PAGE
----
More should be said about how stylenames are resolved into styles (which is to say, a collection of option settings). Without touching on issues of style or stylesheet inheritance, here is what happens every time a named style is resolved for use by a cell:

  1. Begin with the "All" style.
  2. Merge in the named style definition.
  3. If one exists, merge in the environment-specific version of the style definition.

So, back to the initial question. Why does setting a font on the "All" style affect the style resolution of a "Section" cell, which one would expect to override the "Section" cell? The issue here comes up in the resolution of the FormatType. Section cells have a FormatType of TextForm, and Mathematica is making an attempt to resolve the named cell style "TextForm". In doing so, it's pulling in "All" yet again.

I, for one, don't really find the "All" style all that useful. I much prefer to work with either generic environment styles (e.g., StyleData[All, "environment name"]) or the "Notebook" style. Those styles are applied exclusively at the notebook level, and so become part of the background default that all cells inherit from, as I describe above.

  • 3
    $\begingroup$ That's very useful post. Is is possible that the full style stack and the resolving scheme will documented/published somewhere? I'm a little tired of experimenting :) $\endgroup$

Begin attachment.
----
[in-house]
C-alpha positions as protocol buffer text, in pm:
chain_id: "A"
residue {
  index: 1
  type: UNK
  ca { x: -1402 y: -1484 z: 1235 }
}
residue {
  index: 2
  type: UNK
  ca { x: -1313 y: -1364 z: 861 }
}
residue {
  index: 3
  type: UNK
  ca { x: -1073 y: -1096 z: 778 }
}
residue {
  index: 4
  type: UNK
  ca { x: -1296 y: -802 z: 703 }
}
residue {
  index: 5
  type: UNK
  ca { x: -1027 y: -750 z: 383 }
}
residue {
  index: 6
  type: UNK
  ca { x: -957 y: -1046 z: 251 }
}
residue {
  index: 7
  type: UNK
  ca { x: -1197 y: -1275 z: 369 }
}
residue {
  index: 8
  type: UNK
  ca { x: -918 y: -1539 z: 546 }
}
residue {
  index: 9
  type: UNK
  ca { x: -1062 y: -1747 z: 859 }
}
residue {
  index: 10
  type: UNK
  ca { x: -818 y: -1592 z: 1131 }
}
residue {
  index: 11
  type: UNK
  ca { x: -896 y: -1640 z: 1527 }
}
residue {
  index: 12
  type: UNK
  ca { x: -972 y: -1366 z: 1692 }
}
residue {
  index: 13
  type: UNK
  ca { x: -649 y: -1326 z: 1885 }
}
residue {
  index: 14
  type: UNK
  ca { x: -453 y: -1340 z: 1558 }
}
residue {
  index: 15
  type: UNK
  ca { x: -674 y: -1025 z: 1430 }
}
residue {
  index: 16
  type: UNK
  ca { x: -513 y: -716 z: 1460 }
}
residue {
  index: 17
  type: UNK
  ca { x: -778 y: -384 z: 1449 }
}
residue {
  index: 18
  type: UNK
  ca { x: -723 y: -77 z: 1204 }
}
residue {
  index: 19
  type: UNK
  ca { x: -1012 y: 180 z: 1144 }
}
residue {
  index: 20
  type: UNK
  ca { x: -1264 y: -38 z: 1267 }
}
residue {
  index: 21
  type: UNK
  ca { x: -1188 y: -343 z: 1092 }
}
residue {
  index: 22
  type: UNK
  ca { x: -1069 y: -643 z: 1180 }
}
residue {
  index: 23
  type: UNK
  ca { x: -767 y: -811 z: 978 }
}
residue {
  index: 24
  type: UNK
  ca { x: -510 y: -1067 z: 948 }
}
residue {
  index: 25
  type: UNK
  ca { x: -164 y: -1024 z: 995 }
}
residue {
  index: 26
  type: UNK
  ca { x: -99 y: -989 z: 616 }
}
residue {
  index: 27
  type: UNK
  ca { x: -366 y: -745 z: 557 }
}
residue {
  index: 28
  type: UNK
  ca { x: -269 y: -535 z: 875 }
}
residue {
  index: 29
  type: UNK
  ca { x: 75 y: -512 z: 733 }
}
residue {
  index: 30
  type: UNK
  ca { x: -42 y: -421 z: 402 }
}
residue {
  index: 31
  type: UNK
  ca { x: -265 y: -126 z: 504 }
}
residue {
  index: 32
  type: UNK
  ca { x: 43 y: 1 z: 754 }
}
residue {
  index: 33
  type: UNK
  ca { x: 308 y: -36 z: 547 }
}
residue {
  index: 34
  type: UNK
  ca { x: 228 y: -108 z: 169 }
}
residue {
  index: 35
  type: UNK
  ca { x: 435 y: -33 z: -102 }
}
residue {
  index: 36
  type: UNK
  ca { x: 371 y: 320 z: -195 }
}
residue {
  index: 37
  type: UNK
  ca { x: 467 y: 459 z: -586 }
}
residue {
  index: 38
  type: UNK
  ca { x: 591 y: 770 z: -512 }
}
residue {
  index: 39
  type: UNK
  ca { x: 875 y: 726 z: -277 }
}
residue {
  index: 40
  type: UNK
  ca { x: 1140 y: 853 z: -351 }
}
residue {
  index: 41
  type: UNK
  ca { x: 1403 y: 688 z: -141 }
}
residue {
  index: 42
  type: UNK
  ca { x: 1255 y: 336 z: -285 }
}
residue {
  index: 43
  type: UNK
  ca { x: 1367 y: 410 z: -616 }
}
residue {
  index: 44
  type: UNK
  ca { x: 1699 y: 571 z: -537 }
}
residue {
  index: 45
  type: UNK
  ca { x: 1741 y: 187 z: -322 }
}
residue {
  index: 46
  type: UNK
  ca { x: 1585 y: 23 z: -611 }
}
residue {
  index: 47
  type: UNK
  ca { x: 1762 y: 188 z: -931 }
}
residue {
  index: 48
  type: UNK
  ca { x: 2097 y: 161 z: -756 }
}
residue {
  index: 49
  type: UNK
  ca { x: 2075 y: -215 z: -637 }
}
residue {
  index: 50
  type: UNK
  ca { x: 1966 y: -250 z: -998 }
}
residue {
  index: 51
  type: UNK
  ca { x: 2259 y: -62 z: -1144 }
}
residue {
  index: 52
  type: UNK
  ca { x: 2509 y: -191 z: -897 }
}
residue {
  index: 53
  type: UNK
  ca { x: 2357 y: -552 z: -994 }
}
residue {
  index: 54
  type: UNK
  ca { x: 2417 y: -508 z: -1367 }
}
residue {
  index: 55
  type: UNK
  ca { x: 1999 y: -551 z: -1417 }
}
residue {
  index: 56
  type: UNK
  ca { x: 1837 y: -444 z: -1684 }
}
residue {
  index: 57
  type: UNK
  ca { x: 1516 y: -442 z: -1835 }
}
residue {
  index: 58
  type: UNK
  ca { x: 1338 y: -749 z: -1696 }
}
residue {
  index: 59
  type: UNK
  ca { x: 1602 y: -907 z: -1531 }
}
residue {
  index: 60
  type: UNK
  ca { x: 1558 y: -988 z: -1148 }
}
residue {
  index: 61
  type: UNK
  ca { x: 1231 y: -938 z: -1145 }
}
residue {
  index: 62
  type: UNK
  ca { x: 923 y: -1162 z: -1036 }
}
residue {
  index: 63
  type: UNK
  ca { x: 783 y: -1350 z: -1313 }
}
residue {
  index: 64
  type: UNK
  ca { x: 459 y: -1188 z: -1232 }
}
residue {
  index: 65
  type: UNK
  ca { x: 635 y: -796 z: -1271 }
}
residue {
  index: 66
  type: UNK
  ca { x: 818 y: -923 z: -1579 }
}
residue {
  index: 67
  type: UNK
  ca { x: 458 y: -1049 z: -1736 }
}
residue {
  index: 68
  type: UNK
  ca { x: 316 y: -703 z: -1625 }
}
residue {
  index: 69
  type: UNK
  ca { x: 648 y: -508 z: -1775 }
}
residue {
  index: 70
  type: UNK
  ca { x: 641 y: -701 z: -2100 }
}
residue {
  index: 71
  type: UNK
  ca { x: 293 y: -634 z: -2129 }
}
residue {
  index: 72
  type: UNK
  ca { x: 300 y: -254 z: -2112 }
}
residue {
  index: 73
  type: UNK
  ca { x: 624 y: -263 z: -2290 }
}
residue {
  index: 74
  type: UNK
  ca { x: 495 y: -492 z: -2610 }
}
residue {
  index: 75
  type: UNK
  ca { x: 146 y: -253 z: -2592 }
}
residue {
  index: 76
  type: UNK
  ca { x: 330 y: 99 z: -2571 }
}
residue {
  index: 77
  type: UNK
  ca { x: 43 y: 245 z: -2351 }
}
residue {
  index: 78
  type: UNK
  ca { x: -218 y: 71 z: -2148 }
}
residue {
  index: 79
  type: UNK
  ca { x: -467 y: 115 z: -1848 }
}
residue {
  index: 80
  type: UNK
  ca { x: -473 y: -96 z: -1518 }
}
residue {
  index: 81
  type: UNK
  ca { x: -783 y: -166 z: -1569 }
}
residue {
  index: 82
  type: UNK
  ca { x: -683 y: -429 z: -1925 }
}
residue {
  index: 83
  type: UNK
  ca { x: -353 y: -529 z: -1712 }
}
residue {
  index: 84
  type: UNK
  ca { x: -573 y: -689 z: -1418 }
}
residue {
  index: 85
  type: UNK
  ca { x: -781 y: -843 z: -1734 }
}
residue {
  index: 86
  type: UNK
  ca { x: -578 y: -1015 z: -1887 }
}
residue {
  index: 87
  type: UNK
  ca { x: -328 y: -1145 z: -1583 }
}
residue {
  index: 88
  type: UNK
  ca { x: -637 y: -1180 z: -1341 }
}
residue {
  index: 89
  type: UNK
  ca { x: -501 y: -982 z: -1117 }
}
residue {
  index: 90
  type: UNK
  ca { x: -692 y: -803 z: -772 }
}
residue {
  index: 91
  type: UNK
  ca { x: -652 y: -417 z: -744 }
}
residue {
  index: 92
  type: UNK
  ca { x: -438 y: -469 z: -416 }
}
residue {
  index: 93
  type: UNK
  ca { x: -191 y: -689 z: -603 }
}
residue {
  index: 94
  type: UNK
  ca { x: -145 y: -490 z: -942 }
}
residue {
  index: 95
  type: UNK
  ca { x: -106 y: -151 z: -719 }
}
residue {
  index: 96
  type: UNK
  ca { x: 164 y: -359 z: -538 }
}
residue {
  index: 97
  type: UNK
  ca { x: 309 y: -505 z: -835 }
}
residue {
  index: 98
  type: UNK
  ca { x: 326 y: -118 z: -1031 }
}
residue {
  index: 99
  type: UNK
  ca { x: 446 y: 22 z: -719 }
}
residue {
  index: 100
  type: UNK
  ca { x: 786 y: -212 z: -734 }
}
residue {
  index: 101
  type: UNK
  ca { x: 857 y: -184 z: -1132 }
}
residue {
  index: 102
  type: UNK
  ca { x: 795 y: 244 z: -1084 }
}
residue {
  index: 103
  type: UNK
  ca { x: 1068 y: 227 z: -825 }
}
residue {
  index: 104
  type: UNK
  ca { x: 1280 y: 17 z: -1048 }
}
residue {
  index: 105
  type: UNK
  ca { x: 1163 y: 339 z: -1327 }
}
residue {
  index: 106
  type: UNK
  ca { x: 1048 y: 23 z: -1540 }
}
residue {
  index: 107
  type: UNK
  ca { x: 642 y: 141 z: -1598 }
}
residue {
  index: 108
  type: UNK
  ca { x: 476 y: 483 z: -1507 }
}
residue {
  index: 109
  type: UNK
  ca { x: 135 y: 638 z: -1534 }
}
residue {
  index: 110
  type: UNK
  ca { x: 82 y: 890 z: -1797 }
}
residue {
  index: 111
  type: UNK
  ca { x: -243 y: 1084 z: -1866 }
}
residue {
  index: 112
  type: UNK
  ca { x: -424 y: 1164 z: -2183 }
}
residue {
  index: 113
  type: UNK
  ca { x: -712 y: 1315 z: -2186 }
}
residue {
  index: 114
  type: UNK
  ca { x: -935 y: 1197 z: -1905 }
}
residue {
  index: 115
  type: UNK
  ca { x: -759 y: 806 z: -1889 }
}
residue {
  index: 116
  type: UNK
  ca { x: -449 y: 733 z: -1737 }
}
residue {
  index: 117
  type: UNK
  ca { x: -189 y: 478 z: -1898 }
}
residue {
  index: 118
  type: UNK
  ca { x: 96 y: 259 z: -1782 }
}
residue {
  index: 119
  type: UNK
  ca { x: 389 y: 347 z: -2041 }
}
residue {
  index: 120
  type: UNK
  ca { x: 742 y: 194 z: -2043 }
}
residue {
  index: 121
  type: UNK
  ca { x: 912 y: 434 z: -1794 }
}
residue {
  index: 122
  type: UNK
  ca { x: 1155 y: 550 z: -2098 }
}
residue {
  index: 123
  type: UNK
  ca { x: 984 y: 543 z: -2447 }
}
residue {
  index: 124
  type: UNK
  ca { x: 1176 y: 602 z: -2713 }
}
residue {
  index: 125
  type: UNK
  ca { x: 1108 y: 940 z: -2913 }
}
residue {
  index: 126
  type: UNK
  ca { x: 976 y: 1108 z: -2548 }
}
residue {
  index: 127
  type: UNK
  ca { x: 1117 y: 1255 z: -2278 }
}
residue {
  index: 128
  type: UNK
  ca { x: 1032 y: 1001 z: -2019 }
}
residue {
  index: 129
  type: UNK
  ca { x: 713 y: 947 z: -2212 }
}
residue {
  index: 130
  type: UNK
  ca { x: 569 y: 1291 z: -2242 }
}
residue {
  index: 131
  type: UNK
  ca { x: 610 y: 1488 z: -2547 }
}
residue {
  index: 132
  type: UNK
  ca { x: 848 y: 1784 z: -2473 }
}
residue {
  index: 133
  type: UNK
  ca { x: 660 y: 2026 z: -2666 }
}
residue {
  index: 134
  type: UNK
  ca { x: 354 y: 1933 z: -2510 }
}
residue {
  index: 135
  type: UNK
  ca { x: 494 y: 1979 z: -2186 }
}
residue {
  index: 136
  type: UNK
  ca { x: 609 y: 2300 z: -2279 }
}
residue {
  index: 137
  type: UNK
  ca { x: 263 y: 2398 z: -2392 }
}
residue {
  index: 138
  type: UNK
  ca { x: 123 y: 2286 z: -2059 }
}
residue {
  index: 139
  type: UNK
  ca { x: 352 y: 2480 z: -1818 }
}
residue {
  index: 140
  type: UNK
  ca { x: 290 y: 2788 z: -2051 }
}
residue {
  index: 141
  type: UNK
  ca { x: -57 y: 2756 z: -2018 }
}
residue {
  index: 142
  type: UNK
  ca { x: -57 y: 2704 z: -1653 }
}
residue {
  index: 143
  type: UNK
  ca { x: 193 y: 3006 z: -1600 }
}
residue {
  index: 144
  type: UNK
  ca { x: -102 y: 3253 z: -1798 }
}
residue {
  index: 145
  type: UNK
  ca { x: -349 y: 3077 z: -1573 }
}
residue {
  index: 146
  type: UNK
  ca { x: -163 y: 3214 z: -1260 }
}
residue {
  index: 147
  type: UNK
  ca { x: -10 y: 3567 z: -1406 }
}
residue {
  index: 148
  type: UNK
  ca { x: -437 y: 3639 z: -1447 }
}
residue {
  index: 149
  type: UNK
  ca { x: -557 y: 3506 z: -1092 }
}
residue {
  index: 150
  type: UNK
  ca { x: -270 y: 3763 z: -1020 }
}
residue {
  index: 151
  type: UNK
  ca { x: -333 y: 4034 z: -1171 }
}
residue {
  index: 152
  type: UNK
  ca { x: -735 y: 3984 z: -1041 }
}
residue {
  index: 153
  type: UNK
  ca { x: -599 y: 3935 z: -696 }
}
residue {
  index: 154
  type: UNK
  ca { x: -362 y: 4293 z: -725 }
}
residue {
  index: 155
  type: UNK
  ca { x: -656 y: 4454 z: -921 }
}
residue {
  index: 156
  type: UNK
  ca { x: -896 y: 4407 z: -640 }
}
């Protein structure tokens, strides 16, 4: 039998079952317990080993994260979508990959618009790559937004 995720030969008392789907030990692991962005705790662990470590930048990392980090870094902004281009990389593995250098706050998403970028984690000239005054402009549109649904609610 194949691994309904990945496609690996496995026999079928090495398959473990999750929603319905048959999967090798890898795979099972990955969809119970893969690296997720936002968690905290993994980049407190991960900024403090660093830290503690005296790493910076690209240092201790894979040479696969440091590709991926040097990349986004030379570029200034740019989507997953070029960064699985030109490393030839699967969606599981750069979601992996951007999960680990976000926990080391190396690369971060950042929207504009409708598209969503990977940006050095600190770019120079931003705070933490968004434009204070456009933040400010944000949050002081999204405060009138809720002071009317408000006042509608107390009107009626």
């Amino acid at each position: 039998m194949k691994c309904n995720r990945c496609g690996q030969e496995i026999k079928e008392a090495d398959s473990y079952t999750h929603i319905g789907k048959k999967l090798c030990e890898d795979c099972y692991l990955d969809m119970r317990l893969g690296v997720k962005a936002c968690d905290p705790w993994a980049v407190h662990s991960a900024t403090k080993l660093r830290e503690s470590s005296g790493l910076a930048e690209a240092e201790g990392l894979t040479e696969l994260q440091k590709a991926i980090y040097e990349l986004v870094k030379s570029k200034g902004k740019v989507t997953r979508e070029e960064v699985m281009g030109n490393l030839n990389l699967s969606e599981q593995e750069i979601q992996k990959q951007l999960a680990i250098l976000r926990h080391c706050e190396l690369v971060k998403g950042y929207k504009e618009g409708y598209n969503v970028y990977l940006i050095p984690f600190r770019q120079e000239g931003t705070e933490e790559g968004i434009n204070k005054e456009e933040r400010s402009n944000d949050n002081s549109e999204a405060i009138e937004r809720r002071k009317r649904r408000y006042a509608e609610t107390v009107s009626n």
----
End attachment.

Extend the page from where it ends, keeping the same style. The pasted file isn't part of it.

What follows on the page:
– Kuba
    Commented Feb 23, 2016 at 15:34
  • 2
    $\begingroup$ @Kuba, that would probably happen after the box language gets fully documented. Which is to say someday, but don't hold your breath. Or you can keep luring me into answering SE questions which involve reading FE source code. :) $\endgroup$
    – John Fultz
    Commented Feb 23, 2016 at 18:04
  • 1
    $\begingroup$ Ok, I will. p.s. it seems that one should discourage the usage of "All". It can become really messy for multiple layers of stylesheets and non trivial inheritance. Still it all seems logical, the problem is, one cannot predict that, basing only on documentation. It would be really useful if WRI agrees to publish something like "documentation updates sketches" with e.g this scheme. Users would be glad because less things will be unpredictable and WRI too since you can say "hey, don't blame us for whatever is written there, that's just a sketch". $\endgroup$
    – Kuba
    Commented Feb 24, 2016 at 8:08
  • $\begingroup$ Let's say I've updated Input in private stylesheet. It won't be reflected in styles defined in Default that are basing on Input. But If I restate those styles and in private Stylesheet then I have to put/copy there really everything because StyleData[style, definitions -> input] alone will just define style as input without previous settings. Does this issue deserve "guidelines question"? $\endgroup$
    – Kuba
    Commented Feb 24, 2016 at 8:18
  • $\begingroup$ What worked though was to use: Cell[StyleData["WolframAlphaLong"], FormatType->Input] but I don't know if that's safe/generic way. $\endgroup$
    – Kuba
    Commented Feb 24, 2016 at 8:28